In May 2007, a report funded by the Swedish government outlined the degree of political and economic favoritism granted to the Kikuyu stronghold in Central Province – where Kibaki took 97 percent of the vote in the recent election. Although the report exaggerated the figures, making it seem that Central paid much less in taxes than other regions, the damage was done.
All too often in Africa, politics is played as a zero-sum game. The state is often seen as a cash cow to be captured and retained at all costs. Power-grabs by particular ethnic groups are nothing new. But when combined with institutional graft and cronyism, it can be explosive. Kenya has not bucked the trend, and the post-election violence is not the surprise some observers would have us believe.
Luo, Luhya and Kalenjin ethnic groups saw the elections as a means to take their turn to eat from the lavish table of power at the expense of deposed rivals, perpetuating the dynamic that saw party and candidate votes coalesce on ethnic lines. Rewards for one’s colleagues and allies must be doled out – whether this transpires after an election victory or triumph in a civil war.
Unlike Uganda and Ethiopia, official aid is not a major factor in Kenya’s economy, which is buttressed by a lucrative tourist trade and has a relatively efficient tax collection system. Nairobi also provides a multitude of UN agencies and NGOs with a regional base for field operations in Sudan, Somalia, Uganda and the Congo, activities that provide 20 percent of Kenya’s foreign exchange. But aid donors have not put sufficient pressure on Nairobi to curb official corruption.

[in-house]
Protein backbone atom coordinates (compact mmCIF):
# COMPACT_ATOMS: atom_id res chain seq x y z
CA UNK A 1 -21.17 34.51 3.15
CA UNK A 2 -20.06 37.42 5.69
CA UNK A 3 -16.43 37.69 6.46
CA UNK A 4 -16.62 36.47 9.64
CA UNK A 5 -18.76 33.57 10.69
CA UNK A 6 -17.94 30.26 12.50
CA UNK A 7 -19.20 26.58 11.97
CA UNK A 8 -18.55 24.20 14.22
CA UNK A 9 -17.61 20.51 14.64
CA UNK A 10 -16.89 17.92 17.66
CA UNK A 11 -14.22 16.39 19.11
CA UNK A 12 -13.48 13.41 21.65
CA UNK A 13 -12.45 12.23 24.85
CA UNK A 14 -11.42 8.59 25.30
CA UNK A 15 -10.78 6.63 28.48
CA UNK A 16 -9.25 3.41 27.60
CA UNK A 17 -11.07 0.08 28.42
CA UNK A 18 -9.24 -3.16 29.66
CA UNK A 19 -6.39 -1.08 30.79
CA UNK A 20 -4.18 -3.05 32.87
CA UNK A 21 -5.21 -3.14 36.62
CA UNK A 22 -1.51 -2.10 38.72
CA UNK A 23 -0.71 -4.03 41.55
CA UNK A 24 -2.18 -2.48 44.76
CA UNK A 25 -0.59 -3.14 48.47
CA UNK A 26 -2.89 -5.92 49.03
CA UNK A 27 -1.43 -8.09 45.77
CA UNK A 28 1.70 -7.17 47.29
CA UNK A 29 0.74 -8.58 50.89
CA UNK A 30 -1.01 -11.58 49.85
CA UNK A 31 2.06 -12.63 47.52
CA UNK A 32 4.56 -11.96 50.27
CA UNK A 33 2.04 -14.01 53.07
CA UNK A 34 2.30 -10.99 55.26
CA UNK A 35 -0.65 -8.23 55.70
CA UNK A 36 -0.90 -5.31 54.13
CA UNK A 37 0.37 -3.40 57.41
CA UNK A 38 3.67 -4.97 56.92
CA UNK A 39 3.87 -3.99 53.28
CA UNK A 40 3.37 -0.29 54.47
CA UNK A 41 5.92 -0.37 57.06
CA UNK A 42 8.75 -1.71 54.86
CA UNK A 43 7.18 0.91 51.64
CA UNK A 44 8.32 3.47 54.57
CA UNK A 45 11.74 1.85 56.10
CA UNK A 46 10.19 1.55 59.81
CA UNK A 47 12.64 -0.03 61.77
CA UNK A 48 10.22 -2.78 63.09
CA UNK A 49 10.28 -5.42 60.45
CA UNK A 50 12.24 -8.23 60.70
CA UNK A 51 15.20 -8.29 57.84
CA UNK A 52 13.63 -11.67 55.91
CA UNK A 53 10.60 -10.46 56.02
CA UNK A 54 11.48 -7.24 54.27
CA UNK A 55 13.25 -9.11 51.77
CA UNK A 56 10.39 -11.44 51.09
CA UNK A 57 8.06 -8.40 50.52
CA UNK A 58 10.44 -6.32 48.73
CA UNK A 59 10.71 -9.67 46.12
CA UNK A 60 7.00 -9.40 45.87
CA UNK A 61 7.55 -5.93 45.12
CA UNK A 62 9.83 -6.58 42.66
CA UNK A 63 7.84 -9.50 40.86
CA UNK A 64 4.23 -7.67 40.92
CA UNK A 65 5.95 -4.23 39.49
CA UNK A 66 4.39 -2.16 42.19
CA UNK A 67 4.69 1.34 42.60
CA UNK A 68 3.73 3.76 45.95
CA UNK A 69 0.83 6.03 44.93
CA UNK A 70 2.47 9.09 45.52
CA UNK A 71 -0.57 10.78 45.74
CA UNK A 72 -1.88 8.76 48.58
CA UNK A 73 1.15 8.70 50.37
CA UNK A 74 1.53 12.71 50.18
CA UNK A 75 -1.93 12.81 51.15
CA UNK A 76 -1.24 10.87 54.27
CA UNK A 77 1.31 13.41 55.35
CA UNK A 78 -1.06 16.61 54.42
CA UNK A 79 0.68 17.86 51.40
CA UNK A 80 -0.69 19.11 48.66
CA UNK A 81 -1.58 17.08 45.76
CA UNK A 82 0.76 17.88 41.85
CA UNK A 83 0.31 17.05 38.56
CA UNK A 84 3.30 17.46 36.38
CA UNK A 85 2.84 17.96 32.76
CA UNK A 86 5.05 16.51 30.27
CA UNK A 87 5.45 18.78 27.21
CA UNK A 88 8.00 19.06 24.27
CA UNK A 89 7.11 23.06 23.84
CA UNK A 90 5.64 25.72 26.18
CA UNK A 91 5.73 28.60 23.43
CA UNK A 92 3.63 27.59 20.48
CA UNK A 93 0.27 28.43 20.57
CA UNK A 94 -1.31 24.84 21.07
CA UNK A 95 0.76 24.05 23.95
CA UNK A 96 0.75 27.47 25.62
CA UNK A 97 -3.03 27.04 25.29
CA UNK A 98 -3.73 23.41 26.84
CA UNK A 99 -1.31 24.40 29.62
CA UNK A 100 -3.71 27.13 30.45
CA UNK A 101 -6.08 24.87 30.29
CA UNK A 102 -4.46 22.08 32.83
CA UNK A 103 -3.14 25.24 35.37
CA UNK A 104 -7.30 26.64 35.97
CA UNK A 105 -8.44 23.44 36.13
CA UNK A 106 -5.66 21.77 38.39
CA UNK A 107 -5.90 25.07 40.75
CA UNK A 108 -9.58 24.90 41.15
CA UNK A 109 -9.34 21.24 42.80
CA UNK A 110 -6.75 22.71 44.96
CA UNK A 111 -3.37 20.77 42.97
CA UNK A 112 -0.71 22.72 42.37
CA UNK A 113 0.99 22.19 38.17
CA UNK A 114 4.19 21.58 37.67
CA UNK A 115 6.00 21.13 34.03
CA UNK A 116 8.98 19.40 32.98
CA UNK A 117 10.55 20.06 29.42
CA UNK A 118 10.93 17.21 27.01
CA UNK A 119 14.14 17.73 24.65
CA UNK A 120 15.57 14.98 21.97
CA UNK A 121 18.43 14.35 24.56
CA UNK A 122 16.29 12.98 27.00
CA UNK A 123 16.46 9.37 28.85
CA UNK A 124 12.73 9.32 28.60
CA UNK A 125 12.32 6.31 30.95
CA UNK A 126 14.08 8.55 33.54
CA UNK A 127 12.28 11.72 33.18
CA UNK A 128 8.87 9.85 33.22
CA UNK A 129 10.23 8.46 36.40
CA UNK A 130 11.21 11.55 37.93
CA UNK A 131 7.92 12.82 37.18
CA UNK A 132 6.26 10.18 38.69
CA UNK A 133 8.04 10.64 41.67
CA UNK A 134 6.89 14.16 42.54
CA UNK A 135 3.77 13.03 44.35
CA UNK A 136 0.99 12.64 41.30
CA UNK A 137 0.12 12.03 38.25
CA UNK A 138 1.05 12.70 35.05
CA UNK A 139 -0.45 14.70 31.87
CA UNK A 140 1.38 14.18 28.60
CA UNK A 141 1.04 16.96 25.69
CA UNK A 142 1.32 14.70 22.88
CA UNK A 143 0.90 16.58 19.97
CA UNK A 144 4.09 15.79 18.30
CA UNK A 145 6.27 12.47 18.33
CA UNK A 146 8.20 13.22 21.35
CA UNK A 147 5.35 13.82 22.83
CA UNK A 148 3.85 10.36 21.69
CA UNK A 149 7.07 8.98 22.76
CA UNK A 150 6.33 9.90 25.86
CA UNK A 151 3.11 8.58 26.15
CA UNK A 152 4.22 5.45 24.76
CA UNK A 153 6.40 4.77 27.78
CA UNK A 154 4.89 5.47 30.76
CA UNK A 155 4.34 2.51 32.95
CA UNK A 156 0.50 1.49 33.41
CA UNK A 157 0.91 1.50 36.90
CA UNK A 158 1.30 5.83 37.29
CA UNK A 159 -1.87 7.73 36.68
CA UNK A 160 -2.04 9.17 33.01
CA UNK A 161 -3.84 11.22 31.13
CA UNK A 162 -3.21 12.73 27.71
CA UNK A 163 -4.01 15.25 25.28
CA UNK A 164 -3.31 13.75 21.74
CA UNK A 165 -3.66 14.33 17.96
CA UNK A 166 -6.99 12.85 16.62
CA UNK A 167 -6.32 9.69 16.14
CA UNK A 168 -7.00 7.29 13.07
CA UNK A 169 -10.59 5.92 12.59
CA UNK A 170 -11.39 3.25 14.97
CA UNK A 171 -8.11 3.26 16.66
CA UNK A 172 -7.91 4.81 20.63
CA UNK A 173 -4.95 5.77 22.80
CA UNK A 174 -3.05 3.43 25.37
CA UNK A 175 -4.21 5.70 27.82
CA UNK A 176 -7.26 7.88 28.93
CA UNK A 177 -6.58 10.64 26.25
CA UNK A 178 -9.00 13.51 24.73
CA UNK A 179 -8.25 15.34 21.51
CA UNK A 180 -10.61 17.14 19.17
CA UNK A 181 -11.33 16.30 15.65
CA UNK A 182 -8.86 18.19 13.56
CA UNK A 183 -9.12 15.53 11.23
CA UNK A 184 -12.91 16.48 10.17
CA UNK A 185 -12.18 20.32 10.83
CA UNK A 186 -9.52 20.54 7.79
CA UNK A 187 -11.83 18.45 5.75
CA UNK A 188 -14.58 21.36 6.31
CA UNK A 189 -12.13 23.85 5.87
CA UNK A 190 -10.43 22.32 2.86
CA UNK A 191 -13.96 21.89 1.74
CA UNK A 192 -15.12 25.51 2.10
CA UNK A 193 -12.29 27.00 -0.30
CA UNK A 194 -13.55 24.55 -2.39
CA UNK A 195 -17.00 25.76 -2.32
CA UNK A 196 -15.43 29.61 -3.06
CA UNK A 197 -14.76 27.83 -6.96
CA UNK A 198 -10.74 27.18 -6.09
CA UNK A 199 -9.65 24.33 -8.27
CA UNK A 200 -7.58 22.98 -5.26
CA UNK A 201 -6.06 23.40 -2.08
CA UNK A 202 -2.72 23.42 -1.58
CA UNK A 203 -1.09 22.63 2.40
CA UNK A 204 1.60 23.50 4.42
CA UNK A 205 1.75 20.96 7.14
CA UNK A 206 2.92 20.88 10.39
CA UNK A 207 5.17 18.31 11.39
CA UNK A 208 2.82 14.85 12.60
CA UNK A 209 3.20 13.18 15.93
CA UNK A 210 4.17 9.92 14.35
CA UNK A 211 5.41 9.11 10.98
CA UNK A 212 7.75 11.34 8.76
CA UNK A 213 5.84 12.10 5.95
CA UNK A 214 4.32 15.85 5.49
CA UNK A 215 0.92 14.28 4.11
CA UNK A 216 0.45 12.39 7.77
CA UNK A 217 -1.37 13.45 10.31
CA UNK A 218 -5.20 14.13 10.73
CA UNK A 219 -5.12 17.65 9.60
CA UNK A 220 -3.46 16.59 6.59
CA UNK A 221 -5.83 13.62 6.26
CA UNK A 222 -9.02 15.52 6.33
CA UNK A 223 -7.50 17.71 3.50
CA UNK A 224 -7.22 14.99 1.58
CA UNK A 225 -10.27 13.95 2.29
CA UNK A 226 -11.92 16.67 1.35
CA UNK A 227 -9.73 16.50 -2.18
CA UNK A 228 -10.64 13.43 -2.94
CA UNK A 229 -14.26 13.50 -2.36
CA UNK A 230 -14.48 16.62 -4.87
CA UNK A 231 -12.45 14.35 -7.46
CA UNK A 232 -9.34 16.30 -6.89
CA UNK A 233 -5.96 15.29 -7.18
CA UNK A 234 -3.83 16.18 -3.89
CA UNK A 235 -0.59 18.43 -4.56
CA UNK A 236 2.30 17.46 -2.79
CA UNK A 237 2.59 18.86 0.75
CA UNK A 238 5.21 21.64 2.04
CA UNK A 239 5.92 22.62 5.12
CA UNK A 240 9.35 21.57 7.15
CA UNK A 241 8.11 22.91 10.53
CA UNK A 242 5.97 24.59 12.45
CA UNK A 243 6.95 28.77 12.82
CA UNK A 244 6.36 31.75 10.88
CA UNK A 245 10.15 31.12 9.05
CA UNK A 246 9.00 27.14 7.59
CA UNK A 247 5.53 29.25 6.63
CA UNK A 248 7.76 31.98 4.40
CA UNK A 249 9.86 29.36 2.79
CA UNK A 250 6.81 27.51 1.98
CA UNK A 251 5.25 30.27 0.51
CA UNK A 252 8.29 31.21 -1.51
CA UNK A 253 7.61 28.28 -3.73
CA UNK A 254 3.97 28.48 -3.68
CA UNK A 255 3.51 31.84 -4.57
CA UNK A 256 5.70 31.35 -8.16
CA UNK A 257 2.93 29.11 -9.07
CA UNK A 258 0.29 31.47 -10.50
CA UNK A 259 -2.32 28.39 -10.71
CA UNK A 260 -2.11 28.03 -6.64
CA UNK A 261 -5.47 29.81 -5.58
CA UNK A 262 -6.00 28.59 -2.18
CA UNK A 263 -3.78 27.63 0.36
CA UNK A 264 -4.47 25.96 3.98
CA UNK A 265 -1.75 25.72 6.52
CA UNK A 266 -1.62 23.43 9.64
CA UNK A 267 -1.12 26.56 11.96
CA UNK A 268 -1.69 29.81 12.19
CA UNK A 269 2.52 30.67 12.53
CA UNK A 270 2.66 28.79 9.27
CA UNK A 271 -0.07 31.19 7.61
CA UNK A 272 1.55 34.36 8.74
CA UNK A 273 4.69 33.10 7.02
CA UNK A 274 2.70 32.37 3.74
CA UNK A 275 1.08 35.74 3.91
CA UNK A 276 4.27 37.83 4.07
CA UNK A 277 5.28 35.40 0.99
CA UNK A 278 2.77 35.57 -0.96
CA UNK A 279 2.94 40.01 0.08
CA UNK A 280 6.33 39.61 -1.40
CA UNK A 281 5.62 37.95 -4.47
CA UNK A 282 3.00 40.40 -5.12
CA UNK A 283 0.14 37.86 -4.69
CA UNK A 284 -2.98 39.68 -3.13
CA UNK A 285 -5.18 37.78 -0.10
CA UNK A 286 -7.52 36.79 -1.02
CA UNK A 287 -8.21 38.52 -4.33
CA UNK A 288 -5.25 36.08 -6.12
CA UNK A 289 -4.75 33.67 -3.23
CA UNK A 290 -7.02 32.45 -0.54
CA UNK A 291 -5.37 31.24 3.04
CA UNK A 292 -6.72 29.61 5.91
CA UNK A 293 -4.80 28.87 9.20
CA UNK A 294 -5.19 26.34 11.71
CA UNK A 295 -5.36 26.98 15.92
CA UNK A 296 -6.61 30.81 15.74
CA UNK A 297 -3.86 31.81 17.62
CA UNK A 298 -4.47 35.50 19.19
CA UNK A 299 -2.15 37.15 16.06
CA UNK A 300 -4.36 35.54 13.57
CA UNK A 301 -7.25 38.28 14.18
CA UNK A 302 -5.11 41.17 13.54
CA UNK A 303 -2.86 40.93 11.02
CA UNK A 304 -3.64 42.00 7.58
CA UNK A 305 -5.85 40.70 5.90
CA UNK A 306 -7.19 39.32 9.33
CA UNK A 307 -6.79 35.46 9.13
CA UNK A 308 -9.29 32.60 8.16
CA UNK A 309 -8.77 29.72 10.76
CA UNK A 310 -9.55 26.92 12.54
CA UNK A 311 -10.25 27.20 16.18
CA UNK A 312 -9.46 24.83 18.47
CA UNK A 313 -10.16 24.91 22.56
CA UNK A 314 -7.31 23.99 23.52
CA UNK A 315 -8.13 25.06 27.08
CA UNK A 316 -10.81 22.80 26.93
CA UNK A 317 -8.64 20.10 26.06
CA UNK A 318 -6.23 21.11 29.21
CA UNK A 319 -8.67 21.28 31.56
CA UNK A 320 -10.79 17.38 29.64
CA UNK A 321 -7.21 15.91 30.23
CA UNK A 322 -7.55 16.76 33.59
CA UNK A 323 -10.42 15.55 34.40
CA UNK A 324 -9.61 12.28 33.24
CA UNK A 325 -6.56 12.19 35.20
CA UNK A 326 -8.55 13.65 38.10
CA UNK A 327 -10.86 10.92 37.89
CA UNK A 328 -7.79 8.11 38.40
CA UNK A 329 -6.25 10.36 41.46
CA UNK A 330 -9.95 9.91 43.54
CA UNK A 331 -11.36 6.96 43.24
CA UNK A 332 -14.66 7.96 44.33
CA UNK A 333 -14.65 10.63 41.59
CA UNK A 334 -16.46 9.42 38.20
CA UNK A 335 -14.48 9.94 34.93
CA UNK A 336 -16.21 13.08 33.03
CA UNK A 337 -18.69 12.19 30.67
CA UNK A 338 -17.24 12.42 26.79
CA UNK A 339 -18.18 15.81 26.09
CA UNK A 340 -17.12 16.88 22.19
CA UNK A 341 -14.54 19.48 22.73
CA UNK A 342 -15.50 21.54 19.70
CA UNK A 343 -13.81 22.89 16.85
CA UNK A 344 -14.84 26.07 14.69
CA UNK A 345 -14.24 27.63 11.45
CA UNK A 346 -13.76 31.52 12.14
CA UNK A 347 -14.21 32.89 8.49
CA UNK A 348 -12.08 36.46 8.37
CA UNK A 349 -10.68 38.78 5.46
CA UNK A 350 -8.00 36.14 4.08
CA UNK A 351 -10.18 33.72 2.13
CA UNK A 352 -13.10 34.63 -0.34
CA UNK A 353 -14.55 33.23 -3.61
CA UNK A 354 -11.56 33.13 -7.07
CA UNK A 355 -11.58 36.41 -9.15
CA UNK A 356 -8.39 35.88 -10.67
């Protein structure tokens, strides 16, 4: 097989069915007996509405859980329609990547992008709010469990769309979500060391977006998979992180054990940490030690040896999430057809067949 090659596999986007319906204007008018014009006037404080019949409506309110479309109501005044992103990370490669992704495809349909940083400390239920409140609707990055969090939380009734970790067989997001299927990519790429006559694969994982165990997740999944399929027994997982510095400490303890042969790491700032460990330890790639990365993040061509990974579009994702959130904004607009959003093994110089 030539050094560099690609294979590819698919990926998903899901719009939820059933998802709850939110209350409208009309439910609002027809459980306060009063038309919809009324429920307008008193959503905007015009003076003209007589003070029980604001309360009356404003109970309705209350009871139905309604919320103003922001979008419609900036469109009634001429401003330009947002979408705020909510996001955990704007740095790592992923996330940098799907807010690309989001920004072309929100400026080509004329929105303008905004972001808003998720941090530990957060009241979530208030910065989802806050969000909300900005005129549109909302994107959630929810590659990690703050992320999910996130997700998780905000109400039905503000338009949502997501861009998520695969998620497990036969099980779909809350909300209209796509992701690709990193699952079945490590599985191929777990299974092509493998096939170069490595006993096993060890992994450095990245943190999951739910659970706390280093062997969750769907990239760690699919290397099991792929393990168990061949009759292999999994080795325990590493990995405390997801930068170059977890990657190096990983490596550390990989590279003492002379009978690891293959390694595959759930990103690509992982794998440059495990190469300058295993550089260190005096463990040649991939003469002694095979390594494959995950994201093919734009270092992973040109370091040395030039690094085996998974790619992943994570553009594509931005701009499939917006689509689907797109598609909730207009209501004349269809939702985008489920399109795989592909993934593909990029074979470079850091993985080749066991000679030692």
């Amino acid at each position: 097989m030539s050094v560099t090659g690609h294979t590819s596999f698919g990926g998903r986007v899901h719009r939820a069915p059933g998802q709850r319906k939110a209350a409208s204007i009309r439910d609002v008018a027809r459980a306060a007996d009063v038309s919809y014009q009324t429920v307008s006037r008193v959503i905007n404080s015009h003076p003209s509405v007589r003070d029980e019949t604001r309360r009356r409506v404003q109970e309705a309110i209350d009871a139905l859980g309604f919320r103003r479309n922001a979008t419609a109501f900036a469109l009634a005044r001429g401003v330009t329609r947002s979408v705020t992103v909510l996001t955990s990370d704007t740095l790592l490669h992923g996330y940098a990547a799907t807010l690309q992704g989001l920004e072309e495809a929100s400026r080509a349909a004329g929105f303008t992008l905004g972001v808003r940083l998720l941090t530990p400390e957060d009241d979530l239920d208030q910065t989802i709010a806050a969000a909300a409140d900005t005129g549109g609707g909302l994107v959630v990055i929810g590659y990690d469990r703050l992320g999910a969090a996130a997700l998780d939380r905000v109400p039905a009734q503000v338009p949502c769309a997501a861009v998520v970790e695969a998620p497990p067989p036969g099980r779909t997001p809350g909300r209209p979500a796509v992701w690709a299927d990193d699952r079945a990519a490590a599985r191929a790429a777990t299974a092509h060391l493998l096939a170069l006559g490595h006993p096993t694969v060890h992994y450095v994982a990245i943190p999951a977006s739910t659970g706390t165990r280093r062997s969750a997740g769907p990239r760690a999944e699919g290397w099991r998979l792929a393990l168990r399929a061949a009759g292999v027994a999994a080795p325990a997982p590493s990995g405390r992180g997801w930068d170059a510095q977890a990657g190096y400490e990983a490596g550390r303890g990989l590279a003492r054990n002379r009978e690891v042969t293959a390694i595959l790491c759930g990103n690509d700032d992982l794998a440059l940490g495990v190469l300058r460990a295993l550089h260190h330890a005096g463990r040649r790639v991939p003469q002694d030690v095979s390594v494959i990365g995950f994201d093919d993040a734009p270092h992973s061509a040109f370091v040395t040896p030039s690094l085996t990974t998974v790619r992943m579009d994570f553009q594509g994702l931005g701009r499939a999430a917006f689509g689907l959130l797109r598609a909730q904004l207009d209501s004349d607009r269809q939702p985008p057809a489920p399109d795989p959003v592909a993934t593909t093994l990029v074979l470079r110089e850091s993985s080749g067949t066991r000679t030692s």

With Chinese investment growing – and much of Kenya’s banking now done in Dubai – Western influence is limited.
Given these realities, perhaps an effective way to influence Kenya would be to discourage tourism, forcing its leaders to establish a mental link between corrupt government and empty hotels. This is not as far-fetched as it might sound: During the recent violence, a warning by the British Foreign Office advising travelers to avoid Kenya was followed hours later with some conciliatory statements from both Kibaki and Odinga.
Both Odinga and Kibaki have traded mutual allegations of genocide and ethnic cleansing. But while the deaths of hundreds of people and the displacement of thousands more is tragic, it is not genocide. Reckless language can spur more attacks and create an uncontrollable situation, irrespective of what political dialogue can be arranged in the coming days. But some form of an interim national unity government may yet be sorted out, perhaps paving the way for either a decisive recount or an election rerun.
Simon Roughneen has worked in Kenya as a journalist and for the development organization GOAL.Show